What Options Do I Have Regarding Unwanted / Unsolicited Mail?


Do I Have to Return Unsolicited Merchandise Received in the Mail?

If a company sends you a gift in the mail, but you did not request it, the item is yours, and you are under no obligation to pay anything (regardless of the mail class).

You, the consumer, may only legally be sent two types of merchandise through the mail without your consent or agreement:

  • Free samples which are clearly and conspicuously marked as such.
  • Merchandise mailed by a charitable organization that is soliciting contributions.

And in these two cases, you can consider the merchandise a gift if you wish. In all other situations, it is illegal to send merchandise to someone, unless that person has previously purchased or requested it.

If you do not wish to pay for unsolicited merchandise or make a donation to a charity sending such an item, you may do one of three things (in each case, by law, you have no obligation to the sender):

  • If you have not opened the mailpiece, you may mark it "Return to Sender," and the United States Postal Service will return it with no additional charge to you.
  • If you open the mailpiece and do not like what you find, you may throw it away.
  • If you open the mailpiece and like what you find, you may keep it for free. In this instance, "finders-keepers" applies unconditionally.

Furthermore, it is illegal for a company that sends you unordered merchandise to follow the mailing with a bill or dunning communication.

If you are aware of violations of the federal law prohibiting the mailing of unordered merchandise, or if you have personally had difficulty with such items--especially if you are sent statements insisting on payment for the merchandise--you should contact you local postmaster or the nearest Postal Inspector.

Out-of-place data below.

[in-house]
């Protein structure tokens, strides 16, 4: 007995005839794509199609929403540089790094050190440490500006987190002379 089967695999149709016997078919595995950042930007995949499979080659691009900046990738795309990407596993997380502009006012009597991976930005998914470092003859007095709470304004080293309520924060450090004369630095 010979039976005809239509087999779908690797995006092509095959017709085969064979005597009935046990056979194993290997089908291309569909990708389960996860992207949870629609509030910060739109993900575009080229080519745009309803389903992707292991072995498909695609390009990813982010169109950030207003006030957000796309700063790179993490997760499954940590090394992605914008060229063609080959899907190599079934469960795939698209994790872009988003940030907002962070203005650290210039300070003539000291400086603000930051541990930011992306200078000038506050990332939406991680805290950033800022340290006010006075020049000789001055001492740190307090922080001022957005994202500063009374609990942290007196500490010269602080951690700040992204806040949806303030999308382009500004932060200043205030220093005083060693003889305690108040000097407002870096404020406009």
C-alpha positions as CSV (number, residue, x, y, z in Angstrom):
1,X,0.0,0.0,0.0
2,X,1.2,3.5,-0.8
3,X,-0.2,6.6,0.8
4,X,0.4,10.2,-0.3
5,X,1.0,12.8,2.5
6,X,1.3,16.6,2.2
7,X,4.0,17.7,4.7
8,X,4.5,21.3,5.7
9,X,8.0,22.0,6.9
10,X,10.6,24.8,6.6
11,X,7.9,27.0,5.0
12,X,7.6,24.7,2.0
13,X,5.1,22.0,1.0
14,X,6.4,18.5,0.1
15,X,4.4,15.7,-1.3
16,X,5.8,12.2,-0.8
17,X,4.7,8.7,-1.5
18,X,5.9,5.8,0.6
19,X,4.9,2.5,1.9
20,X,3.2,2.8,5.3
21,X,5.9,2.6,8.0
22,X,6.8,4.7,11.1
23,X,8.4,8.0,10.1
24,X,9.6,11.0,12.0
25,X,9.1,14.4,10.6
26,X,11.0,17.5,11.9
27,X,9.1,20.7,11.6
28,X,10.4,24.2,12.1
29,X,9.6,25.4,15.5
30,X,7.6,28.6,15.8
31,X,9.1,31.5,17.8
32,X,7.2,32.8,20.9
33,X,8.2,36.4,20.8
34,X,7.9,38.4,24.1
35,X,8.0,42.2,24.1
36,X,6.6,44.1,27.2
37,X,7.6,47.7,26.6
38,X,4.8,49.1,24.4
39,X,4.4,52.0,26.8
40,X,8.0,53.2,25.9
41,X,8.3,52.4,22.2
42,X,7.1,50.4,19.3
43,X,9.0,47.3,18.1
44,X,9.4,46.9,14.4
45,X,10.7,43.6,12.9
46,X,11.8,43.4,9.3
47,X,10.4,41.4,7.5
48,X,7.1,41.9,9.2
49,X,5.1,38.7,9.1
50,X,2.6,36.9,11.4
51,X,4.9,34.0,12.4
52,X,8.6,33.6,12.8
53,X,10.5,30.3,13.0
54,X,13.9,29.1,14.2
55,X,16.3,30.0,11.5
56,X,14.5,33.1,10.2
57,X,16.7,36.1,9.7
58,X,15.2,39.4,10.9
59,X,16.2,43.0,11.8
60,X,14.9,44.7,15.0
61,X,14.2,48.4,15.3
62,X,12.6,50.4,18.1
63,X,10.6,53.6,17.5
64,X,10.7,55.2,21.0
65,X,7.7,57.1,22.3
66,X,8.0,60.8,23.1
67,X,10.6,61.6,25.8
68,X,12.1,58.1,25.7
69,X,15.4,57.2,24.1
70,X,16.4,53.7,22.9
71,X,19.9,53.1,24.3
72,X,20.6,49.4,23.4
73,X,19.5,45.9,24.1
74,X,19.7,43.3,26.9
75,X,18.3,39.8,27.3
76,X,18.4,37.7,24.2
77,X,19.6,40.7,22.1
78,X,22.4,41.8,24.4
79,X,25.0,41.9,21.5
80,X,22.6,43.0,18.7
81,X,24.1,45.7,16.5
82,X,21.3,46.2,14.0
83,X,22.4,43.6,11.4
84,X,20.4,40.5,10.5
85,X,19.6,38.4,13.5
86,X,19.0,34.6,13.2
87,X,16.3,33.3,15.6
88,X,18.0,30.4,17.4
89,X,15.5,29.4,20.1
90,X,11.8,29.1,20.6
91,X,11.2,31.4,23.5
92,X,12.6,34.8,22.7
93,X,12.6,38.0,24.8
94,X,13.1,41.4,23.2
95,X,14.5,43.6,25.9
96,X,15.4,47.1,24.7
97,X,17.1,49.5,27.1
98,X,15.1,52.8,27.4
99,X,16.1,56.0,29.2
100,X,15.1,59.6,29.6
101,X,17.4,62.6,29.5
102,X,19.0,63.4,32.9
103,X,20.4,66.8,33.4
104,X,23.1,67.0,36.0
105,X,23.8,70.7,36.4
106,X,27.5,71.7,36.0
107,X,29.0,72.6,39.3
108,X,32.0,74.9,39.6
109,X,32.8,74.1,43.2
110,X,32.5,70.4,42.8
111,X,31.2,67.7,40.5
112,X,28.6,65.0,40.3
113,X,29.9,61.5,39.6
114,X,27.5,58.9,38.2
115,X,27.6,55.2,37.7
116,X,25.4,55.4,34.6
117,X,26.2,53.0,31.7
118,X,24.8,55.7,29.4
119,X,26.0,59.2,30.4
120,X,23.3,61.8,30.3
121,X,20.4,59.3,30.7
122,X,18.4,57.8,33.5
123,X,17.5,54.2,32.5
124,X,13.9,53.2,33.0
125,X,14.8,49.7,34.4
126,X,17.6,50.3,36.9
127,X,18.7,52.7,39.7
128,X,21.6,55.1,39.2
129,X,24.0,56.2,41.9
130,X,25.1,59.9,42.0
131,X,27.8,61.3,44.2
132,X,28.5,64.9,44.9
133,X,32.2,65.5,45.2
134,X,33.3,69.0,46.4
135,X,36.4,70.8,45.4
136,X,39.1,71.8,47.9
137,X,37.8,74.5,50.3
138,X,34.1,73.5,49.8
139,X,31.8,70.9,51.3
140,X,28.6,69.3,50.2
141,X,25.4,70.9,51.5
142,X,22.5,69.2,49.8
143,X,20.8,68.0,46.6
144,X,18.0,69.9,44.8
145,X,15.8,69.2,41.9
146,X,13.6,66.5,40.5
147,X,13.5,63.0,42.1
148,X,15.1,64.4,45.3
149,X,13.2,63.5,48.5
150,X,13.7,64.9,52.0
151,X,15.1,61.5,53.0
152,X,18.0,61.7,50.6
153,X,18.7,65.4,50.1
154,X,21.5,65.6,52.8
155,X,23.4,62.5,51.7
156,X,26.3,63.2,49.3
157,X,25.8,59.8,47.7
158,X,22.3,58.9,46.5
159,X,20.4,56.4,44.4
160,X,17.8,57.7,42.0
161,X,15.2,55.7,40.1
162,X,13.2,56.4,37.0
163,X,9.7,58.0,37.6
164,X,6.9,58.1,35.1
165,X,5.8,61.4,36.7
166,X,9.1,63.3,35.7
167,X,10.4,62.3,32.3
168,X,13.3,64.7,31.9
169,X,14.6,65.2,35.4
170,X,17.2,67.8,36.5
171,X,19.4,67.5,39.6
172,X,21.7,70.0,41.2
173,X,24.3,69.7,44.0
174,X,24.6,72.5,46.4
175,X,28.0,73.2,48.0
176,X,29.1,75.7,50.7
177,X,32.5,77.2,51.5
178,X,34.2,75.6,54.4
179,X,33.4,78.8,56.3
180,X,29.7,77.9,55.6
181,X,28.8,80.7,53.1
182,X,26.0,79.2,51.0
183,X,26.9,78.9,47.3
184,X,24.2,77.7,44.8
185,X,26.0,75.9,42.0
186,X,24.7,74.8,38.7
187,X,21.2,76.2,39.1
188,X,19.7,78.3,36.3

Note: These rules are codified in Title 39, United States Code, Sect. 3009.

How Do I Stop Receipt of Unsolicited "Obscene" Mail?

You may file PS Form 1500 at a local Post Office to prevent receipt of unwanted obscene materials in the mail or to stop receipt of "obscene" materials in the mail. The Post Office offers two programs to help you protect yourself (and your eligible minor children).

  • Option 1: Application for Prohibitory Order (requires the objectionable mailpiece)

Under the Pandering Advertisements Statute, 39 USC 3008, if you are the addressee of an advertisement, and consider the matter (product or service) that it offers for sale to be "erotically arousing or sexually provocative," you can obtain a Prohibitory Order against the mailer. You apply for the order by submitting the entire advertising mailpiece (the original, NOT a photocopy) with a properly completed application. Minor children under 19 years old and residing with you may be included in the application.

o    This Statute provides a deterrent to continued mailings by a specific mailer advertising a product or service you consider erotically arousing or sexually provocative.

o    You are required to save all materials, including the envelope and the entire mailpiece and then attach the entire opened mailpiece to PS Form 1500.

  • Option 2: Application for Listing (does not require a mailpiece)

Under the Sexually Oriented Advertisements Statute, 39 USC 3010, the United States Postal Service maintains a list of persons who have informed us they do not wish to receive sexually oriented advertisements in their mail. When informing the Postal Service, such persons may also have their minor children under 19 years of age, who are residing with them or are under their care, custody, or supervision, included on the list.

o    Provides a deterrent to the mailing of ANY unsolicited sexually oriented advertisements to protected persons.

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